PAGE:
The appointment of Chris Sutherland as chief executive of Perth-based labour hire company Integrated Group appears to have restored the market’s faith in the company.
Integrated’s stock has climbed from its 12-month lows of around $1.30 per share in February to reach almost $2 per share in recent trading, climbing above highs last reached in August last year.
After a period of review, Mr Sutherland has returned the business to its core – ditching loss-making enterprises such as training and the selling of boats, which were linked to its marine division.
He is starting to see where the company may turn to for growth – geographically and through existing business streams – as well as viewing the opportunities that might come from new industrial relations laws.
However, the first few months have been about stabilising the company and returning it to core business.
Rationalisation has occurred geographically with 48 branches slimmed down to 39 following the sale of training and the closure of duplicate facilities, as well as the opening of one new office.
Mr Sutherland, who joined from WorleyParsons, has also restructured his own management team, cutting down the number of direct reports from nine to six to create a flatter structure.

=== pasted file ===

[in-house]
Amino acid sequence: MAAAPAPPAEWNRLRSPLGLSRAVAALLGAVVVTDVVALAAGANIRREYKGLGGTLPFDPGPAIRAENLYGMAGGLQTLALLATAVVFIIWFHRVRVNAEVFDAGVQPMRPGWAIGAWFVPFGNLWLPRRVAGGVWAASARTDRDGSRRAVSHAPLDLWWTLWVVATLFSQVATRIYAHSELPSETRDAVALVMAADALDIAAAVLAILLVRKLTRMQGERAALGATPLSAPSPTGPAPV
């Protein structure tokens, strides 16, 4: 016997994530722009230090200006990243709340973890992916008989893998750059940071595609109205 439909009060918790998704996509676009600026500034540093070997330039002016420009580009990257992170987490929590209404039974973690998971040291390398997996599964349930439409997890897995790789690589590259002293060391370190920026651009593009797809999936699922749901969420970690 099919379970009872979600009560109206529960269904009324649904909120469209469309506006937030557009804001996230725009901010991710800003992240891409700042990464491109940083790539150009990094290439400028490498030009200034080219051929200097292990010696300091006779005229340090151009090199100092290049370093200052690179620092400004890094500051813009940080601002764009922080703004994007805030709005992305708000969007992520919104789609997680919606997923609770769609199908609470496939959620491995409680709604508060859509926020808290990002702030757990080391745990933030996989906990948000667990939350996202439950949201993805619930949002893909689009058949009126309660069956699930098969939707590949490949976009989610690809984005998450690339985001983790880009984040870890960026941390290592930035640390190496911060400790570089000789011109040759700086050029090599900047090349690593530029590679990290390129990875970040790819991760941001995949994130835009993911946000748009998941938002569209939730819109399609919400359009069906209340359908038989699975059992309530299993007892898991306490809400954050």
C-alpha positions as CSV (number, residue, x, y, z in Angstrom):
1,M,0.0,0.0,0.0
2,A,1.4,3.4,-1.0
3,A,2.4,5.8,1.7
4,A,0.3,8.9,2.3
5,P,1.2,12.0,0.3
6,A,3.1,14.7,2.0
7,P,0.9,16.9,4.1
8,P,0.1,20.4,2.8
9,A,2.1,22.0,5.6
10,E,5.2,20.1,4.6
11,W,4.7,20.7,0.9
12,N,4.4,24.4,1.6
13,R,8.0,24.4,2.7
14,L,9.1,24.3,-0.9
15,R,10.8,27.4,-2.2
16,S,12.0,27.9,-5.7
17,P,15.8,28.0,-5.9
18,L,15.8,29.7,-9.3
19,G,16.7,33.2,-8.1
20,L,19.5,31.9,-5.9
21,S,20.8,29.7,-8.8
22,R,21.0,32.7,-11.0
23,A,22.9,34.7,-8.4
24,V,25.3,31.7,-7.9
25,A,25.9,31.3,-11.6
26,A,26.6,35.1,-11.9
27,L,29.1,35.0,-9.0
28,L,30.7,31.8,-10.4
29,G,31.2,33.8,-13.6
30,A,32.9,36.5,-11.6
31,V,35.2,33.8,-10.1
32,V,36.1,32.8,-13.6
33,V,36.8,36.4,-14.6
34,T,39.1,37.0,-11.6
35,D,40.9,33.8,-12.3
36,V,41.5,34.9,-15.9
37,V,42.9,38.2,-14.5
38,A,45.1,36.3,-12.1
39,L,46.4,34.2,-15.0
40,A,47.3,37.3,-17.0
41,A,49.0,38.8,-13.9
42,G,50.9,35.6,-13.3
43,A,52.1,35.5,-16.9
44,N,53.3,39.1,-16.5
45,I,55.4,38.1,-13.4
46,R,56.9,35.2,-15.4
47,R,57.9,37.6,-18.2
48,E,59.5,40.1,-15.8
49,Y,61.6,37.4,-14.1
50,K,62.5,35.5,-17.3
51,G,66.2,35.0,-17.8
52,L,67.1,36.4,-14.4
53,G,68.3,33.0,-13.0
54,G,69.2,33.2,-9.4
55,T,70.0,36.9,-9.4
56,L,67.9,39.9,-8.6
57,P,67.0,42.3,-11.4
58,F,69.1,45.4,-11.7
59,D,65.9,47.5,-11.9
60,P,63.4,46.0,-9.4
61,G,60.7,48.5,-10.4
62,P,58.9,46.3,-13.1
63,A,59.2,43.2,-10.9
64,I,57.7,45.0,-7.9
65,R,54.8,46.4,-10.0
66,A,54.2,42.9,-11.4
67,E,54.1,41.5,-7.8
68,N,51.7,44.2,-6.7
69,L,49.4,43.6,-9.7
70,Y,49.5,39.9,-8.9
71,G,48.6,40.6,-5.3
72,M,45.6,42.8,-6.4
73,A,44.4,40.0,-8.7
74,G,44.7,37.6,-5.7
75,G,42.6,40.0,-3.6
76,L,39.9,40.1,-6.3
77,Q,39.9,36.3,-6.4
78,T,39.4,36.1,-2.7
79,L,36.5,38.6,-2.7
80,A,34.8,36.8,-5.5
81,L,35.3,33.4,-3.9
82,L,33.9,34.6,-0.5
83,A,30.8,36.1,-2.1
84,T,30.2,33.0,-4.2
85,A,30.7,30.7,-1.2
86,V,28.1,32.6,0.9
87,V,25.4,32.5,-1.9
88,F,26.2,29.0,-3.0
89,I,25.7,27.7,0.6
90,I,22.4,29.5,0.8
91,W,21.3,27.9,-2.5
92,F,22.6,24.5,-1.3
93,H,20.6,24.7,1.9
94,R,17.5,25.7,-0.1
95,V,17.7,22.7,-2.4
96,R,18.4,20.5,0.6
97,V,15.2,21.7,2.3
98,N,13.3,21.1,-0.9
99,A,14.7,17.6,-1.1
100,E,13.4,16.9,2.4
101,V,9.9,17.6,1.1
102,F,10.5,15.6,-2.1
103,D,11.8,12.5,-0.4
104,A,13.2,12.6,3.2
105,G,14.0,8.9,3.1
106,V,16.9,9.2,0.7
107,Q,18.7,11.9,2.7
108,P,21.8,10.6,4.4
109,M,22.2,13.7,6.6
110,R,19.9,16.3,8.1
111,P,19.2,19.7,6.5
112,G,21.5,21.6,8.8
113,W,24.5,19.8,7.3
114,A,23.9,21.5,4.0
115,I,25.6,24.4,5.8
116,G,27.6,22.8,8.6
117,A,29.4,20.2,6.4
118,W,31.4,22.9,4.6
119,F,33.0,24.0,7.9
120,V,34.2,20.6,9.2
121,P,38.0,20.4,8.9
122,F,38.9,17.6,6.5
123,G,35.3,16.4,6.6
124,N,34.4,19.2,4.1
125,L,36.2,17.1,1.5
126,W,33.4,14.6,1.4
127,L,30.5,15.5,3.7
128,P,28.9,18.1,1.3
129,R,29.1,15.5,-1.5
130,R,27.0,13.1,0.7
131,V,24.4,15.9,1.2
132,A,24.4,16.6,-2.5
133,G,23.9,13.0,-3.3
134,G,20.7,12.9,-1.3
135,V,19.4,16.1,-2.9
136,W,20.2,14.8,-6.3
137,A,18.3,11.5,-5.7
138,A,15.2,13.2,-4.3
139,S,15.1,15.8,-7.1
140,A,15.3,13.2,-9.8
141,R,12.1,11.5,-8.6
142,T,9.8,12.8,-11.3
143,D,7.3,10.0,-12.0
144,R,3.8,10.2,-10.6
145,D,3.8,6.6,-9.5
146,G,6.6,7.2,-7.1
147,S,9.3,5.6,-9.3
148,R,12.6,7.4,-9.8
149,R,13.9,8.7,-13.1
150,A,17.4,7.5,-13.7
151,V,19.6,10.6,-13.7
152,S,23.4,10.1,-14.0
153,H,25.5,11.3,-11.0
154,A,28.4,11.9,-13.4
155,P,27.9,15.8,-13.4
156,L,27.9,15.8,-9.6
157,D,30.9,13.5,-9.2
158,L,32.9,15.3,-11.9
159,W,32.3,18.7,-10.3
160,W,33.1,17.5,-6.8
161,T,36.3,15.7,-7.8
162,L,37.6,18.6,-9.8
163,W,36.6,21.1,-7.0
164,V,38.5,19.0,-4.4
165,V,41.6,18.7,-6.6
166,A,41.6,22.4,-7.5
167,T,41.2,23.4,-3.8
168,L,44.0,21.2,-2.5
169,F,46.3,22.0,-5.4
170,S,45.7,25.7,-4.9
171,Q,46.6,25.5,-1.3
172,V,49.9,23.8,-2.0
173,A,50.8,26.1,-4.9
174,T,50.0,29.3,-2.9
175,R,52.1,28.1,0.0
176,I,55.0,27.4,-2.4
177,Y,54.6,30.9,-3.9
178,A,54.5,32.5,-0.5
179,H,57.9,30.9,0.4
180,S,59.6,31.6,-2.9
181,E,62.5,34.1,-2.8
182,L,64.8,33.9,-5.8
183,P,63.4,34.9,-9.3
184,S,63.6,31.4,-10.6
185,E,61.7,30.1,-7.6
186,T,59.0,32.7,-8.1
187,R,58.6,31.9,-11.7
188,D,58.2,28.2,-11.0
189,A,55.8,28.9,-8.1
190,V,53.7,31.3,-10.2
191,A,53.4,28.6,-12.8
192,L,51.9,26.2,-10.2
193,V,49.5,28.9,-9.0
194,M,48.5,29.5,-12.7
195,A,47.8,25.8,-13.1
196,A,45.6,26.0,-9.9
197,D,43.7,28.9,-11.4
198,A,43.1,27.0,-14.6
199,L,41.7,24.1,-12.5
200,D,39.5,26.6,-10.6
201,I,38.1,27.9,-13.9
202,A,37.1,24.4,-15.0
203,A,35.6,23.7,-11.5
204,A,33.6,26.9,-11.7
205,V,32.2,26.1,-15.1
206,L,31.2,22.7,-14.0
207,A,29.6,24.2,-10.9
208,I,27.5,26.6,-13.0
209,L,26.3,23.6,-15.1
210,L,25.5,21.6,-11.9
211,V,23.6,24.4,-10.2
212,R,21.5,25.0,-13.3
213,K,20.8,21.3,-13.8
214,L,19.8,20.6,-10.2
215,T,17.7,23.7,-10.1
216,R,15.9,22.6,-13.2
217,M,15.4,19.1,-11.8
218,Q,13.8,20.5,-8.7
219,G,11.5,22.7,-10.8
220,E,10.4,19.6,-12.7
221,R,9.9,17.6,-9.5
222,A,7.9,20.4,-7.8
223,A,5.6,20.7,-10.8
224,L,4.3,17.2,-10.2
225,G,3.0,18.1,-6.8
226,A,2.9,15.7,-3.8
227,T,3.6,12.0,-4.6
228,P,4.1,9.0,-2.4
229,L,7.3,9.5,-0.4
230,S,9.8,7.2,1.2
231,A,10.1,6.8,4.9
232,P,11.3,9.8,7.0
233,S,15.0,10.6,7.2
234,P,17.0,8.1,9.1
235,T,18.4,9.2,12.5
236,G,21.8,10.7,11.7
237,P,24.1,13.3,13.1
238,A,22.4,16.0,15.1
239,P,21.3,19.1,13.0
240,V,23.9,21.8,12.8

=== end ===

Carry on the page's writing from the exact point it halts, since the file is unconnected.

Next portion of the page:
“We have pushed management closer to operations,” he said. “We can be more efficient and make decisions quicker.”
He said the firm wanted to focus on its core of recruitment, labour hire and managed labour services.
Integrated would look at expanding existing services, such as those in the trades and office personnel markets.
Opening operations in New Zealand was under consideration, Mr Sutherland said.
One area where Mr Sutherland has decided to put his stamp hard is in health, safety and environment, perhaps reflective of his engineering background working for big resources companies.
He has committed Integrated to a zero injuries policy, even though this was not particularly an area of concern when he took over. For instance, the company already rejects about 50 sites a year for safety reasons.
Mr Sutherland said it was more about reinforcing a mindset within the company reflecting that of bigger companies in strong sectors such as oil and gas – a key clientele for Integrated.
“It is obvious. We want our work-force to come home every night,” he said. “Clearly our clients want that.
“I think it can be a point of differentiation for us in such that we can help our clients achieve best practice in safety or, if you like, help our clients achieve zero injuries.”